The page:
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When it gets in the way, is it possible to work around the system?

Posted by on Nov 17, 2011 in blog links | 9 comments

When it gets in the way, is it possible to work around the system?

Glenn at “breathe” always writes interesting blog posts. His latest post is no exception: “Changing the System by Ignoring It.”

One of the most interesting aspects of this particular posts is that it touches on dealing with problems with many different institutions: governments, corporations, and even churches.

As I’ve stated many times, I do not believe that the church is an organization, although the people may be organized. The organization itself is not the church, and, sometimes (perhaps often?), the organization itself can get in the way of the church.

So, what do the people do? They get angry, frustrated, hurt… but what can they do?

Glenn makes a suggestion:

So, my encouragement to myself and whoever happens to read this is to move past the complaining and progress into the next step; creating. Don’t keep banging your head against the same wall. Don’t wait for permission. Don’t postpone action until you have every detail mastered, because you need to be more flexible, creative, and collaborative than you can currently foresee. Let your anger and frustration move you into the realm of the better way and then get started!

Exactly! The organization is not the church, so don’t let the organization hinder you from loving, serving, caring, teaching, leading, discipling, etc. as God has called you, gifted you, and provided you opportunities.

Yes, it is possible to work around the system. Would it be better if the system did not get in the way in the first place? Sure. But you may not be able to control that, so don’t let it deter you. Simply live and serve and love and give and speak as God directs you… with or without the help of the system.

Do you know of examples of working around the system?


9 Comments

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  1. 11-17-2011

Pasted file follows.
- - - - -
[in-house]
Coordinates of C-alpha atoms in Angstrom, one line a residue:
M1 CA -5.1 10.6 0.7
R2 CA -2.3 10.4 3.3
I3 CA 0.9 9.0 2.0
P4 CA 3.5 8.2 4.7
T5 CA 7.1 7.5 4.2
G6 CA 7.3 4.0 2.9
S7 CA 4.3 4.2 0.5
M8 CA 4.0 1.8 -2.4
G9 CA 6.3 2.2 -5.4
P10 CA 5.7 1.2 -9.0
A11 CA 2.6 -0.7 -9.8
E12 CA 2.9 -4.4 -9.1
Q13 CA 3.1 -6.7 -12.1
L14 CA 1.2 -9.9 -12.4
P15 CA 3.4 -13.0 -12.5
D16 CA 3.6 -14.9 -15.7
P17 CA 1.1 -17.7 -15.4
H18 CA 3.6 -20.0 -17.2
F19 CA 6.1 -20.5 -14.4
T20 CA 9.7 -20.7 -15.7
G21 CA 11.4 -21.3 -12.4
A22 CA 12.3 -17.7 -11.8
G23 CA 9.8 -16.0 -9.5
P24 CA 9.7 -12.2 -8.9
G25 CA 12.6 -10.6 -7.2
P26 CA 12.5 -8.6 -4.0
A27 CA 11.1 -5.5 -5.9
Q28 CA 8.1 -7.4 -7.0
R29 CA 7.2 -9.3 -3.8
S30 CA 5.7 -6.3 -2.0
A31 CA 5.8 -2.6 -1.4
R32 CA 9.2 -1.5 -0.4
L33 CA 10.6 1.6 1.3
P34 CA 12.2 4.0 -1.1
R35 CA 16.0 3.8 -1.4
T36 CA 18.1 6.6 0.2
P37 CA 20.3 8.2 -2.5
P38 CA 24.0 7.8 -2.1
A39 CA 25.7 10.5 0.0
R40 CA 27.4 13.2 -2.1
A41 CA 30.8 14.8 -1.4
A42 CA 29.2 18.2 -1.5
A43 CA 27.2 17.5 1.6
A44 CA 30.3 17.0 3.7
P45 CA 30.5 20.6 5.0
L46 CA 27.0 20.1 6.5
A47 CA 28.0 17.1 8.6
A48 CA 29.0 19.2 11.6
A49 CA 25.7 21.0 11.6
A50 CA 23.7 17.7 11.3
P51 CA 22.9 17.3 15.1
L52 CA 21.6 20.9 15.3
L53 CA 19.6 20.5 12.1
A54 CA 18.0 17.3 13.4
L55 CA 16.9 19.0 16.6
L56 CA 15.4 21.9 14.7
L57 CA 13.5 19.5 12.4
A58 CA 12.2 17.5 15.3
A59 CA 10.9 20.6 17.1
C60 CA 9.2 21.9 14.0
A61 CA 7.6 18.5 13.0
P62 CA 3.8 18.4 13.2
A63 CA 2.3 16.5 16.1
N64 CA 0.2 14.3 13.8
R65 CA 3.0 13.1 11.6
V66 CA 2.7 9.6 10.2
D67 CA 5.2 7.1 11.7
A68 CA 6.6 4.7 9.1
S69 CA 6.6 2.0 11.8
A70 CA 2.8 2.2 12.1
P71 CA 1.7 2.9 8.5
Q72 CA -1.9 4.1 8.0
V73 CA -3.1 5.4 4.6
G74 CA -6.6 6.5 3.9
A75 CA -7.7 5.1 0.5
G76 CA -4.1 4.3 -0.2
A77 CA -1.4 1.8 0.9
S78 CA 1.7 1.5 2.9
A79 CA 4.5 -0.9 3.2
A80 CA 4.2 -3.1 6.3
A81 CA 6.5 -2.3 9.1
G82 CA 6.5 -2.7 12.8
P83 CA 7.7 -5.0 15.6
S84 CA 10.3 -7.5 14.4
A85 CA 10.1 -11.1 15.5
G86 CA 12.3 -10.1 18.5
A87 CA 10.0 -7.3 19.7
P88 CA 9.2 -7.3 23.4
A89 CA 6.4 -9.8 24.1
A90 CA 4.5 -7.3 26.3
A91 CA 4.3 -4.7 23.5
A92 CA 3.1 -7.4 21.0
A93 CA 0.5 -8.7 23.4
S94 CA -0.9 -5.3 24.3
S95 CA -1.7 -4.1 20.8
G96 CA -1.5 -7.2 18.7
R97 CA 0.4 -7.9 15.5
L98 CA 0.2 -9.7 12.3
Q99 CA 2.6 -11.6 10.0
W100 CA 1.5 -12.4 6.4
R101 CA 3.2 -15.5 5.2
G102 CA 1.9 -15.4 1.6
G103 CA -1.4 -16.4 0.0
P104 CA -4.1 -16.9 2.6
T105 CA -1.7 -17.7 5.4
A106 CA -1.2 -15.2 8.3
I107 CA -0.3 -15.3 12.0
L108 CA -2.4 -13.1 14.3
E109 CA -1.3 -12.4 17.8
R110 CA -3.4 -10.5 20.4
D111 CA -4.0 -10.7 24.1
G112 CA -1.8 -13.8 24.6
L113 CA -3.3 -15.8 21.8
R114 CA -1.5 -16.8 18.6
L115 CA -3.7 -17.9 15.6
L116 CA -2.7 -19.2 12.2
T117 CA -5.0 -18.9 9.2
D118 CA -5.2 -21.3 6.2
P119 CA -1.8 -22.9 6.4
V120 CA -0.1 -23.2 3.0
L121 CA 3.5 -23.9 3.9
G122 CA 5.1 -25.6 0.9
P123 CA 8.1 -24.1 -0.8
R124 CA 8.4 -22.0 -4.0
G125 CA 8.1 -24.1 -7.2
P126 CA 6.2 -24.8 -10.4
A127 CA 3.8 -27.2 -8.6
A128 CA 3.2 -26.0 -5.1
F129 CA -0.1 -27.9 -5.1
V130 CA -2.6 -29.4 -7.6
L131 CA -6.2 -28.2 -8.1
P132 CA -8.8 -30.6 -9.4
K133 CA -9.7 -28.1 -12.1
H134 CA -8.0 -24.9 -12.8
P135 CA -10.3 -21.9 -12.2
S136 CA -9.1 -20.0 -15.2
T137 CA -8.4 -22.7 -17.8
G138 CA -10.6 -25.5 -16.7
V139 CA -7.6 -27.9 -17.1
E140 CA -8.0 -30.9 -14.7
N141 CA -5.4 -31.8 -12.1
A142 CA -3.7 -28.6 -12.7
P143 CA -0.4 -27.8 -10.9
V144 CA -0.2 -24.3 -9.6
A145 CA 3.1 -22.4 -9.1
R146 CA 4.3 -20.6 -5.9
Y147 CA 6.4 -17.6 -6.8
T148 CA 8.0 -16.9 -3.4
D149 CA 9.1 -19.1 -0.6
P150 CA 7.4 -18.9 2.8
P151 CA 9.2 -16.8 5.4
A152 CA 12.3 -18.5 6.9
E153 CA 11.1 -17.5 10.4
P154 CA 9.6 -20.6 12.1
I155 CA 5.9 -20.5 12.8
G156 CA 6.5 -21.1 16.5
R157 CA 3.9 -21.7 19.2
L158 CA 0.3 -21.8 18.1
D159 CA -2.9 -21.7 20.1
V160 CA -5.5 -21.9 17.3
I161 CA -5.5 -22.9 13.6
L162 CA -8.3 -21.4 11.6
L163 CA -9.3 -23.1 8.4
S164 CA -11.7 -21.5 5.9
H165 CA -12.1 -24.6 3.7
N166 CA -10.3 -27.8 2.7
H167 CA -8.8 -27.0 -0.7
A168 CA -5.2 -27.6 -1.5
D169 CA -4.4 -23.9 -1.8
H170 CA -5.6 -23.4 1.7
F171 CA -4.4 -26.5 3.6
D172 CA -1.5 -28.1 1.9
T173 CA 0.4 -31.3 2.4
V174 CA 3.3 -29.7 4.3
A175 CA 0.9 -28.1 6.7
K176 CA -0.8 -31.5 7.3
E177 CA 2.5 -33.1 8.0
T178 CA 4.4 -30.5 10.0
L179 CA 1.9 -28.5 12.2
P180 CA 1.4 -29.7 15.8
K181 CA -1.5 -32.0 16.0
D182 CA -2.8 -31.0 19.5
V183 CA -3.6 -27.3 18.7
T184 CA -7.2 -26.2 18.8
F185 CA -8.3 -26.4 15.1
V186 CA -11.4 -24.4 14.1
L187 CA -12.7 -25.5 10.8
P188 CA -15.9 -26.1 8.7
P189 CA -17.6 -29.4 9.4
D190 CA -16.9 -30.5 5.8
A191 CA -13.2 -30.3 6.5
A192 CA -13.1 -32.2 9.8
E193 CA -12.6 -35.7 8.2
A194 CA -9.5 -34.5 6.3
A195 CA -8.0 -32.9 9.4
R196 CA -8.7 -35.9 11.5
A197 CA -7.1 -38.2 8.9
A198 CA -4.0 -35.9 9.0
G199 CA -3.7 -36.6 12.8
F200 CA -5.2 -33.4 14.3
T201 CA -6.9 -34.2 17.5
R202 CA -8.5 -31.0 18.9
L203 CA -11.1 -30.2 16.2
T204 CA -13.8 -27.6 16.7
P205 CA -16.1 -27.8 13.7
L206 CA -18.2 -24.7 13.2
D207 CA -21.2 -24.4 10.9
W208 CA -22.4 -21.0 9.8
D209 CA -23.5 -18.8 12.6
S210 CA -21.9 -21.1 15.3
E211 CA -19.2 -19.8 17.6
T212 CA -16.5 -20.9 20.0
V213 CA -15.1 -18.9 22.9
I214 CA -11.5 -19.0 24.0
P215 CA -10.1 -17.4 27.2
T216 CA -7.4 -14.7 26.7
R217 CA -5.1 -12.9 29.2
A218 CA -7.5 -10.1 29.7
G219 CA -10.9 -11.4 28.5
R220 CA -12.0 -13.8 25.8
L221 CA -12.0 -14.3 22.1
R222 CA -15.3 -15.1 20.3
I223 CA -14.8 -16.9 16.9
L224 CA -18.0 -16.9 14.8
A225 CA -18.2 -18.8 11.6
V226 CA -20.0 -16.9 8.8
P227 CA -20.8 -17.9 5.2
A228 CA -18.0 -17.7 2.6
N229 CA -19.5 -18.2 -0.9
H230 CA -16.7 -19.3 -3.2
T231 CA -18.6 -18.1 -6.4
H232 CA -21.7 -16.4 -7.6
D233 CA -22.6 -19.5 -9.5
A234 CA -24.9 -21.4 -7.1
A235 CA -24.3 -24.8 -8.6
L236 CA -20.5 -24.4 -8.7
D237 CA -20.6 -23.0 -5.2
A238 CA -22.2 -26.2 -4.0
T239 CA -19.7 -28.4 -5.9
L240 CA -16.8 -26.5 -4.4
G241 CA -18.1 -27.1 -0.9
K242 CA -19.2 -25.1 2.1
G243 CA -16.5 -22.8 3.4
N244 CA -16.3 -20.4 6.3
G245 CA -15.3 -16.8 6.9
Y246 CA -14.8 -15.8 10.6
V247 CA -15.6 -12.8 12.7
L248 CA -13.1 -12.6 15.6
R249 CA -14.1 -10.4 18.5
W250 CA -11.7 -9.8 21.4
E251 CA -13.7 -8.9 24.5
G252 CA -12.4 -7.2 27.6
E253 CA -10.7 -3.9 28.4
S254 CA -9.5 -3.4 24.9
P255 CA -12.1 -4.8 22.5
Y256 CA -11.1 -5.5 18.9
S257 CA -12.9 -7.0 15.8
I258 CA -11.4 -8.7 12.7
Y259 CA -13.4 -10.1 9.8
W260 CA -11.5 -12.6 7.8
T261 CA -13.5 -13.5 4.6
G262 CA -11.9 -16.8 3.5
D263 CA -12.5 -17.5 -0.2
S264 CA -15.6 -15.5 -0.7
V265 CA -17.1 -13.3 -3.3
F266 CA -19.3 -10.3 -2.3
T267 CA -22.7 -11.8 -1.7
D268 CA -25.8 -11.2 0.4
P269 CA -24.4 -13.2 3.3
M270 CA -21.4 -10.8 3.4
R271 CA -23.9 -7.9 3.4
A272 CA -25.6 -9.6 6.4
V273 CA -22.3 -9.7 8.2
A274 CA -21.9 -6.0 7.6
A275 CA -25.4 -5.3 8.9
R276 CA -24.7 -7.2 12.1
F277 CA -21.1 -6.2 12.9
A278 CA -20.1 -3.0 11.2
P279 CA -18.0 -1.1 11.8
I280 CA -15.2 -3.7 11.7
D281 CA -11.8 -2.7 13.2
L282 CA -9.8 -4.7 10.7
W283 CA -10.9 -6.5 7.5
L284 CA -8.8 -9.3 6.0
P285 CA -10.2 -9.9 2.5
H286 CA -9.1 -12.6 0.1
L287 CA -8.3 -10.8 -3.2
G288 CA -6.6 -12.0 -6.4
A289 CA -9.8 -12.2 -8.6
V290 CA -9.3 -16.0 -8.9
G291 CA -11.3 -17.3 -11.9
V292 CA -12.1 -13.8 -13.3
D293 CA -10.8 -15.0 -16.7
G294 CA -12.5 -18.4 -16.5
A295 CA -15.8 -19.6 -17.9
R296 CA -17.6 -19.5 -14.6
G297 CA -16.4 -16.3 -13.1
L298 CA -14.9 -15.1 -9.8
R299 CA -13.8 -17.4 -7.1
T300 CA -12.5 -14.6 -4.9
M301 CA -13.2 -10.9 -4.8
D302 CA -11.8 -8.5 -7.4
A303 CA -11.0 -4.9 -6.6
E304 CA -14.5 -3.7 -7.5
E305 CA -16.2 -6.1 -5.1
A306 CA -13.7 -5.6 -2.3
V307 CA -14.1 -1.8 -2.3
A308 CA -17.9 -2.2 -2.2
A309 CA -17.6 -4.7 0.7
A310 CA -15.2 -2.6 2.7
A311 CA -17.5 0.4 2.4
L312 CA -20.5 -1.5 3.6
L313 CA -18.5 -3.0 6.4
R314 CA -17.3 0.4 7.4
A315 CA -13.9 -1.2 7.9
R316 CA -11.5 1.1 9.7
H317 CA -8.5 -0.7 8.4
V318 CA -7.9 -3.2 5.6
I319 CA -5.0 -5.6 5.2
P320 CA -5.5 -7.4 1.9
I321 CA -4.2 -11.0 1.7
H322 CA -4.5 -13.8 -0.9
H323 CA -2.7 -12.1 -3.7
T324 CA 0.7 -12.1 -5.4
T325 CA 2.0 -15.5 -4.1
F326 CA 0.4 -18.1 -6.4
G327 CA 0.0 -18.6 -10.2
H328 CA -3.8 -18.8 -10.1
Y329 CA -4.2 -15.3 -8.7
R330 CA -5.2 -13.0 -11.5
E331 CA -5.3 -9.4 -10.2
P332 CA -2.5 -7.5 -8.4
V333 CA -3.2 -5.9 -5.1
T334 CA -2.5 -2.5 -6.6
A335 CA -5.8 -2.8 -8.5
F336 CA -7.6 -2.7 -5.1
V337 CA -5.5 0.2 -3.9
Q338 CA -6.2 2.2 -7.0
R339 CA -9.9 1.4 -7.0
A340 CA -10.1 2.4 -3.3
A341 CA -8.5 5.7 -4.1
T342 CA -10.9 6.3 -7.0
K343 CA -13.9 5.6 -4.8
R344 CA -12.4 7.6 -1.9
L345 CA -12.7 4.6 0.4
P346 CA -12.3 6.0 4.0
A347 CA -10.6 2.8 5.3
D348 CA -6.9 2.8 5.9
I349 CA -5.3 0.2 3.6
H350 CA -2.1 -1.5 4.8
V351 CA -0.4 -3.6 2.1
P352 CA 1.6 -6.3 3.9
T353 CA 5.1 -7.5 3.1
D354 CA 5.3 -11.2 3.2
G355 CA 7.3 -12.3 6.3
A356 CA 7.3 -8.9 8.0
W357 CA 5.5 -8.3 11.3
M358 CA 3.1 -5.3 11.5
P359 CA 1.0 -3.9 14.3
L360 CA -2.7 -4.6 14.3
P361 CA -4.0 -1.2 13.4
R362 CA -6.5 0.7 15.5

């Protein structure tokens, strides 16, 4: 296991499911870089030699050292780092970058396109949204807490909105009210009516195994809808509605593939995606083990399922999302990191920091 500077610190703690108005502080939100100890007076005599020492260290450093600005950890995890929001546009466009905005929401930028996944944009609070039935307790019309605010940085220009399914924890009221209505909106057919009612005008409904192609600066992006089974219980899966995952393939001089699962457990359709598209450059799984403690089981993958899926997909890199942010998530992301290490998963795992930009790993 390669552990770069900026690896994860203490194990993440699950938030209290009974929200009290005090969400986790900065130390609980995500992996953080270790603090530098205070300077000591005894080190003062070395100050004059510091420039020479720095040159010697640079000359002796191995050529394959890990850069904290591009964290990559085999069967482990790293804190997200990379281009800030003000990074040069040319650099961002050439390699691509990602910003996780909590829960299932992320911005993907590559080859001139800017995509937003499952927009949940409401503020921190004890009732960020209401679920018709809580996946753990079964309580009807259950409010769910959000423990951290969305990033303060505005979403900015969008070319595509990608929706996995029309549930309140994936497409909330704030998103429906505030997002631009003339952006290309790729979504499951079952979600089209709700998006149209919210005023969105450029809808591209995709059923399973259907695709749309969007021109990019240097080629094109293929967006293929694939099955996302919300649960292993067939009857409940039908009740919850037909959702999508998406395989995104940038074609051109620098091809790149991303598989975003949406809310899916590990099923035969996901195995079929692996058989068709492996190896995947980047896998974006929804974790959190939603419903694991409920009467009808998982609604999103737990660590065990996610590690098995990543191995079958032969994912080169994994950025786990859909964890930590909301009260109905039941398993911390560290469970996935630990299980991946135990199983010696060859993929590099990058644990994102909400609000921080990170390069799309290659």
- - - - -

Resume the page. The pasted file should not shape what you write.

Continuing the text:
This seems just a bit too optimistic to me: “Yes, it is possible to work around the system. Would it be better if the system did not get in the way in the first place? Sure. But you may not be able to control that, so don’t let it deter you.”

    Would this advice have helped an Israelite? The nation demanded a king like the gentiles had (I Sam 8:4-7), and God warned them the cost they would pay (I Sam 8:9-17), and many generations paid that price. Israel never did overcome the broken system, becoming hopelessly divided, ravaged by her own kings, and then carried into captivity and scattered. They were not able to reach what God had for them, because the “system” got in the way. Ignoring the graveness of their rebellion and its consequences would avail them little.

    The church has done the same thing–chosen to be led the same way the world is led, rejecting the Head of the Body as surely as Israel rejected her King, and suffering the splintering of divisions.

    Yes, there were heroes in Israel. There are heroes in the church. But both have so warped the system that the vast majority suffer irretrievably under its consequences.

  2. 11-17-2011

    Alan – Being a pastor for so many years, it was hard for me to get that through my head, i.e., that I could act independently and responsibly, apart from the system in a way that is both fulfilling and effective. Once, I begun to get it, I found it very refreshing. Thanks for the support on the journey!